Raiders Offense v Jaguars D

From Ninja Goro's blog : [link]

The saving grace for the Raiders' 1-4 start is that the tough part of the schedule is over and that perhaps the weakest part of the schedule is set to begin. First up, a team that has started on the rebuilding road on year prior to the Raiders, but who might actually be behind the Raiders in their progress.

The Jaguars have trouble on both sides of the ball, have a top-10 pick invested in a QB that may have "David Carr II" written on him, a #5 pick in Can't-miss WR Justin Blackmon who appears to need more time to adjust to the NFL game, and a defense that has clearly regressed from last year. In 2011, they were a top defensive team but in 2012, they are among the worst and in particular, their run defense is shockingly poor. All the better for the Raiders who desperately need to get their running game established and facing a permeable defense could be exactly what the team needs.

So what can we expect from the upcoming matchup?

Jaguars Run Defense

The Jaguars typically play 2 deep safeties. #26 Dawan Landry and #25 Dwight Lowery form that tandem. They are very effective in the cover-2 zone, generally preventing big over-the-top passing plays, but that also leads directly into a reason why the run defense has not been productive: the box count.

There's always the count of the defenders in the "box". Common wisdom says if there are 7 in the box (ie., both safeties deep) then run the ball, if there are 8 in the box (ie., one safety has moved up), pass.

The Jaguars try to disguise their coverages a little bit, but much of the time, they give the exact same defensive look. Sometimes the safety will move up to the edge of the box to give an 8-count in the box, but he will bail quickly 15 yards deep to his deep-half safety position; sometimes his timing will be a little off and he will drop prior to the snap. This is even more problematic than simply lining up in the normal position, because the safety is in a backpedal to begin the play; to recover, he must stop and then reverse direction. That's like turning a player's 40 time from 4.4 to 5.0.

The Jaguars front 4 are very active; they will slant and penetrate and attack aggressively. If #96 Knighton is playing, he can be very disruptive and the edge defenders #94 Mincey and #90 Andre Branch can set the corner. If Brandon Myers is tasked with blocking them at the point of attack (or anywhere on the playside, really), it could be a problem. But the DL will crash and slant and attack and will often put themselves out of position; in a way, they are reminiscent of the Raiders run defense of the last couple of years where a DL like Seymour or Kelly would explode thru the line, but leave a huge opening because there was no one covering that area. A back then just cuts to the green and runs free. This is the Jaguars defensive line.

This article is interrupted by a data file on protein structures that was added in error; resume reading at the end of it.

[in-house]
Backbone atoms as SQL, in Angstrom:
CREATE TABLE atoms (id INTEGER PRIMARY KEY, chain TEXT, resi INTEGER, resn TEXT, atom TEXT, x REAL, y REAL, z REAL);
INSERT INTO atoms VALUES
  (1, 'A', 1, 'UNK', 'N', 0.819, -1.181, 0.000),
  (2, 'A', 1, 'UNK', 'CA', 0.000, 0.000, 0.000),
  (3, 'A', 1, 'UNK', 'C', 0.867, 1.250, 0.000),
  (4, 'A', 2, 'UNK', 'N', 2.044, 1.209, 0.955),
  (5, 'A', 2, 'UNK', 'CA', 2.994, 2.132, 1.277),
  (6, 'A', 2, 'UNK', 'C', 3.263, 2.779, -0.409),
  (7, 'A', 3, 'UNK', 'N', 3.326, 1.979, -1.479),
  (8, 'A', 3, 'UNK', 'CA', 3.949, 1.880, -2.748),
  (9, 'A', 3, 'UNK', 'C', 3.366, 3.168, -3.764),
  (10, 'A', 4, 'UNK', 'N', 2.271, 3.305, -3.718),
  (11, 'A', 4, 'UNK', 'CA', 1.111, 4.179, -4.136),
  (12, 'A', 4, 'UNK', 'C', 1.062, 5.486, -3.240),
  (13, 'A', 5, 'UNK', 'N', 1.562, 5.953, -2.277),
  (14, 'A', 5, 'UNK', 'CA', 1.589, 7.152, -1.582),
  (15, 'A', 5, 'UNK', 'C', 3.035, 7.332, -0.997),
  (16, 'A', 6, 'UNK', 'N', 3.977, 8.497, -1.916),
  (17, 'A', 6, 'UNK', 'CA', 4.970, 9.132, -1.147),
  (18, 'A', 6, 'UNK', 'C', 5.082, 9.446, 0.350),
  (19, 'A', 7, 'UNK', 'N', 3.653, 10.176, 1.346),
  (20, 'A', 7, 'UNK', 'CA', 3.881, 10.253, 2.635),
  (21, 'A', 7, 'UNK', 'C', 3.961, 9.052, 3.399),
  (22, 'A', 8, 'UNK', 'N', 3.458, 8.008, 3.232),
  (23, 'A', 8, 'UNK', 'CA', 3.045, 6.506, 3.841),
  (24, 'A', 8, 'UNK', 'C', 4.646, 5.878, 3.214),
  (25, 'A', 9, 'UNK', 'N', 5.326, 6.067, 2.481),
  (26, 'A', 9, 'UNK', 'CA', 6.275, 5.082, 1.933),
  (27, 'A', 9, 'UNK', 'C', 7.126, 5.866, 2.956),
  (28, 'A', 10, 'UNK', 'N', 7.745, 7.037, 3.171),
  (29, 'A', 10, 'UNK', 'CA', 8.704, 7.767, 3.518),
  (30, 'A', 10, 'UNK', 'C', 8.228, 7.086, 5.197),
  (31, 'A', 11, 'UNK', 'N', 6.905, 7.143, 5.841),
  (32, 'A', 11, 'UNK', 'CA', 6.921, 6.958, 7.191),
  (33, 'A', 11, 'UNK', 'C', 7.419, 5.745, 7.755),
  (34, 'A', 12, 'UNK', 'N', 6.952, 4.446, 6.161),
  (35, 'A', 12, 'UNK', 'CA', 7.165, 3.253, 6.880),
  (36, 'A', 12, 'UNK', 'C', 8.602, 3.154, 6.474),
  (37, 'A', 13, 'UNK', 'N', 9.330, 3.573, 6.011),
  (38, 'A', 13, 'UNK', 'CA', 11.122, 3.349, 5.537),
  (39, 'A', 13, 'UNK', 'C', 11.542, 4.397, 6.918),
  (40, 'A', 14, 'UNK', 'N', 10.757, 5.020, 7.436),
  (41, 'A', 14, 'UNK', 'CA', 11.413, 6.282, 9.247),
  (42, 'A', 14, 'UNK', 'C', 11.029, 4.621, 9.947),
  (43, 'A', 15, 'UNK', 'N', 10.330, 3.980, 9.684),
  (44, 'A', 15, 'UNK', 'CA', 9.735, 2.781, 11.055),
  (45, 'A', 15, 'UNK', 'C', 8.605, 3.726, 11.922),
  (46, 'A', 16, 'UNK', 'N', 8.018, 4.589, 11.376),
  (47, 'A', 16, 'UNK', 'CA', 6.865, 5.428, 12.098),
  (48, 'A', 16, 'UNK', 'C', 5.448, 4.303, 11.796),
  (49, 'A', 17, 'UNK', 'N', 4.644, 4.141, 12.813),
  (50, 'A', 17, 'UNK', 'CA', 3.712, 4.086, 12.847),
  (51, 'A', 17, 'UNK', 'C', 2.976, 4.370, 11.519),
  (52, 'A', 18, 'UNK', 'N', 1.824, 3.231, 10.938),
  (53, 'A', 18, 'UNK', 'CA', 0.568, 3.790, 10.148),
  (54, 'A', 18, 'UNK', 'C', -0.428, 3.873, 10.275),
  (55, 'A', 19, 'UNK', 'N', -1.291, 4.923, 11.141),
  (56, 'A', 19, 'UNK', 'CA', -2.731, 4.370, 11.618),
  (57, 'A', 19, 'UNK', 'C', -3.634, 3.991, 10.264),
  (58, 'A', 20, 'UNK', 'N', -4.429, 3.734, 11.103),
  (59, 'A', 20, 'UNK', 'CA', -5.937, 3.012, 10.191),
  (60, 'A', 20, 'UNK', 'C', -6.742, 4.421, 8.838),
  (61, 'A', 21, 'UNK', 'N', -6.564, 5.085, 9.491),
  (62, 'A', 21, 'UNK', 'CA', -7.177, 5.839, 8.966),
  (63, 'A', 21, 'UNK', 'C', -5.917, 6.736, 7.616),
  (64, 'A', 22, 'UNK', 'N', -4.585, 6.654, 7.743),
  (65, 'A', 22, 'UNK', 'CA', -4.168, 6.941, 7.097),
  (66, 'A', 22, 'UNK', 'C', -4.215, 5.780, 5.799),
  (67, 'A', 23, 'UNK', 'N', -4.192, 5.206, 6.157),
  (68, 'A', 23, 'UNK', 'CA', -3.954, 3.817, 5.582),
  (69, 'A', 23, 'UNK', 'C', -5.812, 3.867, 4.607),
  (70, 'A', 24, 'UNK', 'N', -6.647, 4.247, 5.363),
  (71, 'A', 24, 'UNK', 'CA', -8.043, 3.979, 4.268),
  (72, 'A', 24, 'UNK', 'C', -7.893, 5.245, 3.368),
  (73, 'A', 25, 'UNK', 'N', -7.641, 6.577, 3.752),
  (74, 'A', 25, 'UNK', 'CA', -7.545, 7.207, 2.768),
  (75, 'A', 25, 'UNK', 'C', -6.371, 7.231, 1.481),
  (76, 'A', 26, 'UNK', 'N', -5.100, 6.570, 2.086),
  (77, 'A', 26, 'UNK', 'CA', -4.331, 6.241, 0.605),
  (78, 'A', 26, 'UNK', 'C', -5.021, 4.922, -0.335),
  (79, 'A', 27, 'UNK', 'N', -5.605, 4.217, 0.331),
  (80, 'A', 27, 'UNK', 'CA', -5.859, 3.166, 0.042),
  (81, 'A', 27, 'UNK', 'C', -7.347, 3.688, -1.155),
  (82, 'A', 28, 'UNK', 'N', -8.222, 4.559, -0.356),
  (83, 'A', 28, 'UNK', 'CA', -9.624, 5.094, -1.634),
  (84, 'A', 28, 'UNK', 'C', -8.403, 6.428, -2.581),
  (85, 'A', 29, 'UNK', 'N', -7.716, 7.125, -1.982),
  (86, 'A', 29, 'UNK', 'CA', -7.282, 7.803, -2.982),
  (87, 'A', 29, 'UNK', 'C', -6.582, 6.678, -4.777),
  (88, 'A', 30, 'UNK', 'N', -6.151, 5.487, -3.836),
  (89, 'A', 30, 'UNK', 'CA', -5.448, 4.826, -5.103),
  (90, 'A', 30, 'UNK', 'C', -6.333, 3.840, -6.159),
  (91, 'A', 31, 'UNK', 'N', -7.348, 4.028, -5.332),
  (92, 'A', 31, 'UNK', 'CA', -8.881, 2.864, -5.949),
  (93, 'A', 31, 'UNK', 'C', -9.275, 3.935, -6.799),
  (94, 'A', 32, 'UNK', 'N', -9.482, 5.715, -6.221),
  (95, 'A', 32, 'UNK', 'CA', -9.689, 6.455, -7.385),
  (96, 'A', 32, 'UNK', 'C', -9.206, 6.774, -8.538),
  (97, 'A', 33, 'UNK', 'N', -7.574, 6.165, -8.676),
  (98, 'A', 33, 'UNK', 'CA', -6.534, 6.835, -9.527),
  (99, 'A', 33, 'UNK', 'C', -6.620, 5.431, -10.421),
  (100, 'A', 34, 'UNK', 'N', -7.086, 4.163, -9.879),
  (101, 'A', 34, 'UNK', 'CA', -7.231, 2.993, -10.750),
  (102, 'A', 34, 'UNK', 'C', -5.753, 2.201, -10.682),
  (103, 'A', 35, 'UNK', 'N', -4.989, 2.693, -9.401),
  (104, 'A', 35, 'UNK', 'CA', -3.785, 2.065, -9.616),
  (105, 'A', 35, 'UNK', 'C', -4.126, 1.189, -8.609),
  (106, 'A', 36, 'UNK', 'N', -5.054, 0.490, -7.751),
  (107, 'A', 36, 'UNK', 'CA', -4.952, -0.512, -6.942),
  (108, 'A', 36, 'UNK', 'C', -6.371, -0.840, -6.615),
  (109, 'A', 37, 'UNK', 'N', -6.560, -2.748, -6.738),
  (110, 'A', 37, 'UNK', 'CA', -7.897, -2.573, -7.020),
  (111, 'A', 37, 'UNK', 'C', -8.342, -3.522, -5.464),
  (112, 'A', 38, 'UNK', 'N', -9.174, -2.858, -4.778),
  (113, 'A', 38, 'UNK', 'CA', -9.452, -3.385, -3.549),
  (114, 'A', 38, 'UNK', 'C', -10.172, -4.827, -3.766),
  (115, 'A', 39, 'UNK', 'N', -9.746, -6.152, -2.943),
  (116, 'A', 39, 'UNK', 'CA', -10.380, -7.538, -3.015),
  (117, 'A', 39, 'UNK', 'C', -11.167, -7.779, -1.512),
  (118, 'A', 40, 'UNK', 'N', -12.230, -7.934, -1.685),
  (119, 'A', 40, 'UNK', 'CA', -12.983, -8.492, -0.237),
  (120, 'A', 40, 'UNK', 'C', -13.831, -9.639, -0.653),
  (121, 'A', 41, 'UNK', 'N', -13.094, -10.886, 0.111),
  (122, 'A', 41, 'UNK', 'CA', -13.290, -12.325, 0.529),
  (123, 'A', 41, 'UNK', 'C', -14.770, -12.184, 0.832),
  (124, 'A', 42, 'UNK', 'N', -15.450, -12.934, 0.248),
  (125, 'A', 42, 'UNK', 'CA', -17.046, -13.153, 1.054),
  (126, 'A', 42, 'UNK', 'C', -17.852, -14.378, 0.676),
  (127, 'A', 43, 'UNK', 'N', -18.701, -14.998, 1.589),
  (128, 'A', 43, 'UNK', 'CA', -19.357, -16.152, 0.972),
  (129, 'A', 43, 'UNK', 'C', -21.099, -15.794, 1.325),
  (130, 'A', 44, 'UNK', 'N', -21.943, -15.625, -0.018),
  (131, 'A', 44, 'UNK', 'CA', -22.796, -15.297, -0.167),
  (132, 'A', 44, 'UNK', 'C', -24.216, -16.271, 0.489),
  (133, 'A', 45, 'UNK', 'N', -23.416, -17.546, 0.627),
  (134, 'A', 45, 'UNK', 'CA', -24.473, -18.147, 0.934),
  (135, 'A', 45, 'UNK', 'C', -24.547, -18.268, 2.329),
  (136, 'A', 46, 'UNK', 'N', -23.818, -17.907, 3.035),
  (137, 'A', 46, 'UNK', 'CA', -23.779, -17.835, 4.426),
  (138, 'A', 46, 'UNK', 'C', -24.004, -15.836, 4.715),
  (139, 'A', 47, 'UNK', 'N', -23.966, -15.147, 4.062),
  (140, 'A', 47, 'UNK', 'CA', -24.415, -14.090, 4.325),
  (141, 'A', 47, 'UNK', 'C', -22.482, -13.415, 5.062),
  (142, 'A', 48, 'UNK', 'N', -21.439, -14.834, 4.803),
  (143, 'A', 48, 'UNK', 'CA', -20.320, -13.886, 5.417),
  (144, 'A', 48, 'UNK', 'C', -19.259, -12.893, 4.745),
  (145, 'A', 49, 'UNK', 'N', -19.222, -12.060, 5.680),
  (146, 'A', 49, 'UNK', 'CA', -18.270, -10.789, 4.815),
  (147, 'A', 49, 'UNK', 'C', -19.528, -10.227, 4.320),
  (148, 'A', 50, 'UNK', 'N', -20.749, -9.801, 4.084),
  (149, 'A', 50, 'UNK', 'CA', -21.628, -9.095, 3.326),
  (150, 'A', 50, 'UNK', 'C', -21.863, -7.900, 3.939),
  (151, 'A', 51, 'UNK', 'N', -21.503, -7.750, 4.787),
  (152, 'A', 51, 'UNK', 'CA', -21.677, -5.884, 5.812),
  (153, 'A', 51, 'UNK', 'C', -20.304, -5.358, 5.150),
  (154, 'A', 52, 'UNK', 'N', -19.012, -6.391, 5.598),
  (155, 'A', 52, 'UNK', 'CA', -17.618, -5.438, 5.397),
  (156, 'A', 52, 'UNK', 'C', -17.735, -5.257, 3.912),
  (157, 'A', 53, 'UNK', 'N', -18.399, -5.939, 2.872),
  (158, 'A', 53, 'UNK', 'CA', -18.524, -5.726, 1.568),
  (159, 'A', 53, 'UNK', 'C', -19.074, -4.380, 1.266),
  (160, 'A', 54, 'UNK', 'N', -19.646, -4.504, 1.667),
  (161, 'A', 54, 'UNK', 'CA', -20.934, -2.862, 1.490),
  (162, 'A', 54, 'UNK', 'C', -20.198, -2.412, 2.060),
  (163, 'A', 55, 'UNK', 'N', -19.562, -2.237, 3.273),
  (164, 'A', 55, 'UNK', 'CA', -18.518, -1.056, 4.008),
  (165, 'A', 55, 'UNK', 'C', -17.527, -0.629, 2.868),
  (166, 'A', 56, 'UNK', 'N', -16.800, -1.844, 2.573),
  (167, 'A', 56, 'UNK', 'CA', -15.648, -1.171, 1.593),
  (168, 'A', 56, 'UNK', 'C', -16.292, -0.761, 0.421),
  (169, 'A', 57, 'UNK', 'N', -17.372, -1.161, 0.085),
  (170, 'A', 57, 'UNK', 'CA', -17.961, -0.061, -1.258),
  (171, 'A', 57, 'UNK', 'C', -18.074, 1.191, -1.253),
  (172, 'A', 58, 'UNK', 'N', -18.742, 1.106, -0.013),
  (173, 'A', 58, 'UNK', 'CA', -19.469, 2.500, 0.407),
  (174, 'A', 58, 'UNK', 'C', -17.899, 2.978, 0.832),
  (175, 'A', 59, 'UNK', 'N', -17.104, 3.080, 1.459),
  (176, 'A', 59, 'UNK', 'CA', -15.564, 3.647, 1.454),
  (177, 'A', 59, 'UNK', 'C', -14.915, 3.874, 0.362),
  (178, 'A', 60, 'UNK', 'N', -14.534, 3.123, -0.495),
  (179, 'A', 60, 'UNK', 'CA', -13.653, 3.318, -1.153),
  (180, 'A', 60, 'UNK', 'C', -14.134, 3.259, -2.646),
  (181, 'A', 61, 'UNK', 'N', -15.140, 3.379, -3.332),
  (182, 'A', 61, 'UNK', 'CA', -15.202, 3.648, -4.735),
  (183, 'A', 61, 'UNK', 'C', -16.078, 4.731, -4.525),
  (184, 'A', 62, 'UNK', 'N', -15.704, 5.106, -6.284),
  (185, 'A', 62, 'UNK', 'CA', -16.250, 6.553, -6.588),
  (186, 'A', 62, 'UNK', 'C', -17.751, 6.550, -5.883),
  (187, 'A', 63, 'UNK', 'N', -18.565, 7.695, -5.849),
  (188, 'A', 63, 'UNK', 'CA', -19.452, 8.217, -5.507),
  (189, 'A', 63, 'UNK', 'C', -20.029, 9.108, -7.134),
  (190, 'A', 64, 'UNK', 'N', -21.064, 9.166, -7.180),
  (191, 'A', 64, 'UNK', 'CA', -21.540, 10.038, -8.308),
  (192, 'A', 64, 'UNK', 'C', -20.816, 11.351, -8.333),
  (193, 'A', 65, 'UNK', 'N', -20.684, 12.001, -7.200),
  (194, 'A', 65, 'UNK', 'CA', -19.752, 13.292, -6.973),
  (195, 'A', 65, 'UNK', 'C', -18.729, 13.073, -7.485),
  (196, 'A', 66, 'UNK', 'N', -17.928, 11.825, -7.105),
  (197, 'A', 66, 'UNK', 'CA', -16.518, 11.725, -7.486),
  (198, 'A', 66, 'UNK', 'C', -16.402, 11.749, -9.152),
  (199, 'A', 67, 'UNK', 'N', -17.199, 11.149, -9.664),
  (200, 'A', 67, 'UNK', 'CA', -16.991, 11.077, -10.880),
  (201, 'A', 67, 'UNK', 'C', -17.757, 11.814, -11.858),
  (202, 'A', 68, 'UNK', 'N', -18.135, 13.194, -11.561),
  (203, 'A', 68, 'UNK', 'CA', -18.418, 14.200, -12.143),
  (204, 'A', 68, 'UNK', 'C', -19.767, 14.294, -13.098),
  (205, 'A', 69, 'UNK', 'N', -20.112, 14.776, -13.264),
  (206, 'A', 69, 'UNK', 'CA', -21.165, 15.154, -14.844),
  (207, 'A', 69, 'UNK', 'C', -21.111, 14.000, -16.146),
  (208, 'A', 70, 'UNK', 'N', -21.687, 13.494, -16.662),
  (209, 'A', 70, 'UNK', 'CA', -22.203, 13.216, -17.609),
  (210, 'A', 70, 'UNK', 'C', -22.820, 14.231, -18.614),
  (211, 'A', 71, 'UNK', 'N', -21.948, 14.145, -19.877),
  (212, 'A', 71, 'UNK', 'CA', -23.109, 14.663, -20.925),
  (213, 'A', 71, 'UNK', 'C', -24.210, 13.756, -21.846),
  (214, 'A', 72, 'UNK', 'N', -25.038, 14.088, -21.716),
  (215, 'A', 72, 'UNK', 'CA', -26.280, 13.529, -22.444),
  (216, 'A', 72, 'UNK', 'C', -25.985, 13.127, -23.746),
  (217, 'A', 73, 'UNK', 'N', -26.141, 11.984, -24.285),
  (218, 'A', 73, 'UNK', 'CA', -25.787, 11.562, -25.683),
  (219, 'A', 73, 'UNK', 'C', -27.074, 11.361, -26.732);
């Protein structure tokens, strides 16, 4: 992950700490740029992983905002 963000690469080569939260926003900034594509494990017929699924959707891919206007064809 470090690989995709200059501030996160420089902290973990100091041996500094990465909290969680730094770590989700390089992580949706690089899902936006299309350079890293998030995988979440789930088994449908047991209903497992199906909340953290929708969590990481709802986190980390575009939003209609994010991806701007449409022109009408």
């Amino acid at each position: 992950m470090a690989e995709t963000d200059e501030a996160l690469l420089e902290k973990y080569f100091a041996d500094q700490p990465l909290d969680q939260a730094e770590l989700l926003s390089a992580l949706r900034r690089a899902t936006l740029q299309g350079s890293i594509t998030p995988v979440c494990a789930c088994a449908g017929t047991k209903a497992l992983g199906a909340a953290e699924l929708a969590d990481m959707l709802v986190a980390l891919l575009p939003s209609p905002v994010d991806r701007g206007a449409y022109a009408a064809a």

But that does not mean they are to be taken lightly. Just as they can get out of position, they are also a handful to deal with. Getting a hat on these guys is not the problem; maintaining that block is. And for the Raiders' offensive line, they must be well-coordinated and in sync and that's still an iffy proposition.

The LBs flow well and are fairly fast to the ball. But they suffer because of some of those discipline problems of the defensive line. None of the DL seem to take on the job of protecting the LBers. This lets blockers routinely release and engage the 2nd level and many times there is hat-on-hat on all 7. If the DL are all busy crashing and trying to make the play, there's no one taking up multiple blockers. A well coordinated combination block can take them off their leverage and eliminate them while freeing up a guard to go pick off a LB. This is the exact opposite of what the Raiders defense is working towards this year.

As a consequence, the LBs are overly aggressive in attacking the ball carrier, trying to get to the gaps or to the ball carrier before the releasing offensive linemen can get onto them. This can be effective, but there's a problem: cutback lanes and backside contain. That aggressiveness really is exactly what a zone blocking system is designed to take advantage of. That aggressive flow sets up beautiful lanes in the opposite direction and if the back can get past the 1st level, the flow of defenders is away from him. Again, reversing direction turns fast guys into average guys and average guys into slow guys.

The cutback lane is critical. Arian Foster and Ben Tate had some really nice runs into gigantic lanes, including a fantastic walk-in TD run by Foster. There are huge plays waiting for McFadden. But this is also the weakest part of McFadden's game so far; while he is effective at attacking a hole in front of him, he has yet to really use that backside or a strong hard cutback. In time, we should expect he would get a feel for it, but as of now, McFadden tends to miss the cutback. We should keep an eye on this because if he does find it, he could have a huge day and just one play could force the linebackers to honor it, thus making the playside open up even more.

The corners are very good in coverage, but as run support, they are not great. DHB should be effective blocking and the runners McFadden and Goodson can likely break tackles on outside.

The tackling has been poor. This is again, very similar to the Raiders of last year. Because there are multiple players being very aggressive, there is a bit of lack of coordination of the defense. Combine that with a lack of wrap-up and more "hits" than "tackles" and you have 5-8 yard runs turning into 10-15 yarders. Against the Falcons, McFadden showed he can take advantage of poor tackling and can give better than he's going to take.

But do not think that this is a "terrible defensive line"; they aren't. If the Raiders' offensive line lets up or does not execute, these guys are talented, powerful, and explosive enough to shut down the Raiders running attack. But if the Raiders DO execute, they can really exploit the weaknesses and make them look bad. If the Jaguars continue to break discipline and the Raiders can coordinate their blocking, this could be exactly what McFadden needs. Definitely look for a couple of chances for big runs by either McFadden or Goodson; hopefully there won't be the holding penalties to negate them.

Jaguars Pass Defense

They are a 2-Deep Shell team and often play zones that are intended to keep the play in front. There may be a few opportunities for Deep Shots, but for the most part, it is likely to be similar to the opening Week game against San Diego: the deeper patterns are going to be taken away, leaving mostly underneath and in-the-middle routes available. Screen game and running back receiving game should be available.